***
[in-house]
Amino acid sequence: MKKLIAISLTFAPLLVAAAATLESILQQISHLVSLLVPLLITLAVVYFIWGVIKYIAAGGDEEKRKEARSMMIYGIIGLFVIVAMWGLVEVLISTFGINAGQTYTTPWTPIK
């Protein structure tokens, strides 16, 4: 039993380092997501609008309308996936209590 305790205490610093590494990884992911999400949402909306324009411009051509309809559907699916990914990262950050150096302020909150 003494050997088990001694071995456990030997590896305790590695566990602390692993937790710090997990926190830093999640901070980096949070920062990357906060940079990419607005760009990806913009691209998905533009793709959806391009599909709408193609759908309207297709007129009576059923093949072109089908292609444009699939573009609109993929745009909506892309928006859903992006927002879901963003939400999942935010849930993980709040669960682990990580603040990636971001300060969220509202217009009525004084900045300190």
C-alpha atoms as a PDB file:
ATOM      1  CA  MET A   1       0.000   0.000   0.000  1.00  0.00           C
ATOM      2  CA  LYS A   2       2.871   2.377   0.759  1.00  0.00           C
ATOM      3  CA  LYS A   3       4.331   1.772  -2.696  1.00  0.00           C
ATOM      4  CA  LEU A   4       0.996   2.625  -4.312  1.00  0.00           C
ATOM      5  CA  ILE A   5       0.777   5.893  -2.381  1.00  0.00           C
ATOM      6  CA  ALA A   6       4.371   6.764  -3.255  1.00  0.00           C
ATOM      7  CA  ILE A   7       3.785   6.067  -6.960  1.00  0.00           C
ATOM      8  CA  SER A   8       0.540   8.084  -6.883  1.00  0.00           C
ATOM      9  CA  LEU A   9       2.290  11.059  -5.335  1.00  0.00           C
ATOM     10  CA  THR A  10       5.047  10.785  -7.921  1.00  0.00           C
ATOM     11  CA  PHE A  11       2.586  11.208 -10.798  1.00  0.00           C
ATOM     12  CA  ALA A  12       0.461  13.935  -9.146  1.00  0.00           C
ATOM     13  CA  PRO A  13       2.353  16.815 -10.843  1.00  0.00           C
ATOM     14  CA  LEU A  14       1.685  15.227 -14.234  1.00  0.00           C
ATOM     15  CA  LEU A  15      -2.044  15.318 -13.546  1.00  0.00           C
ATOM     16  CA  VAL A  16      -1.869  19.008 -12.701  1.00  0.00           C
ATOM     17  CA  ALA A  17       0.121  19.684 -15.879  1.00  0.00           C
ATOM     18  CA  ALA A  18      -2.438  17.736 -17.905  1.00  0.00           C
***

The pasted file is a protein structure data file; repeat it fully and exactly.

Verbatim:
[in-house]
Amino acid sequence: MKKLIAISLTFAPLLVAAAATLESILQQISHLVSLLVPLLITLAVVYFIWGVIKYIAAGGDEEKRKEARSMMIYGIIGLFVIVAMWGLVEVLISTFGINAGQTYTTPWTPIK
């Protein structure tokens, strides 16, 4: 039993380092997501609008309308996936209590 305790205490610093590494990884992911999400949402909306324009411009051509309809559907699916990914990262950050150096302020909150 003494050997088990001694071995456990030997590896305790590695566990602390692993937790710090997990926190830093999640901070980096949070920062990357906060940079990419607005760009990806913009691209998905533009793709959806391009599909709408193609759908309207297709007129009576059923093949072109089908292609444009699939573009609109993929745009909506892309928006859903992006927002879901963003939400999942935010849930993980709040669960682990990580603040990636971001300060969220509202217009009525004084900045300190």
C-alpha atoms as a PDB file:
ATOM      1  CA  MET A   1       0.000   0.000   0.000  1.00  0.00           C
ATOM      2  CA  LYS A   2       2.871   2.377   0.759  1.00  0.00           C
ATOM      3  CA  LYS A   3       4.331   1.772  -2.696  1.00  0.00           C
ATOM      4  CA  LEU A   4       0.996   2.625  -4.312  1.00  0.00           C
ATOM      5  CA  ILE A   5       0.777   5.893  -2.381  1.00  0.00           C
ATOM      6  CA  ALA A   6       4.371   6.764  -3.255  1.00  0.00           C
ATOM      7  CA  ILE A   7       3.785   6.067  -6.960  1.00  0.00           C
ATOM      8  CA  SER A   8       0.540   8.084  -6.883  1.00  0.00           C
ATOM      9  CA  LEU A   9       2.290  11.059  -5.335  1.00  0.00           C
ATOM     10  CA  THR A  10       5.047  10.785  -7.921  1.00  0.00           C
ATOM     11  CA  PHE A  11       2.586  11.208 -10.798  1.00  0.00           C
ATOM     12  CA  ALA A  12       0.461  13.935  -9.146  1.00  0.00           C
ATOM     13  CA  PRO A  13       2.353  16.815 -10.843  1.00  0.00           C
ATOM     14  CA  LEU A  14       1.685  15.227 -14.234  1.00  0.00           C
ATOM     15  CA  LEU A  15      -2.044  15.318 -13.546  1.00  0.00           C
ATOM     16  CA  VAL A  16      -1.869  19.008 -12.701  1.00  0.00           C
ATOM     17  CA  ALA A  17       0.121  19.684 -15.879  1.00  0.00           C
ATOM     18  CA  ALA A  18      -2.438  17.736 -17.905  1.00  0.00           C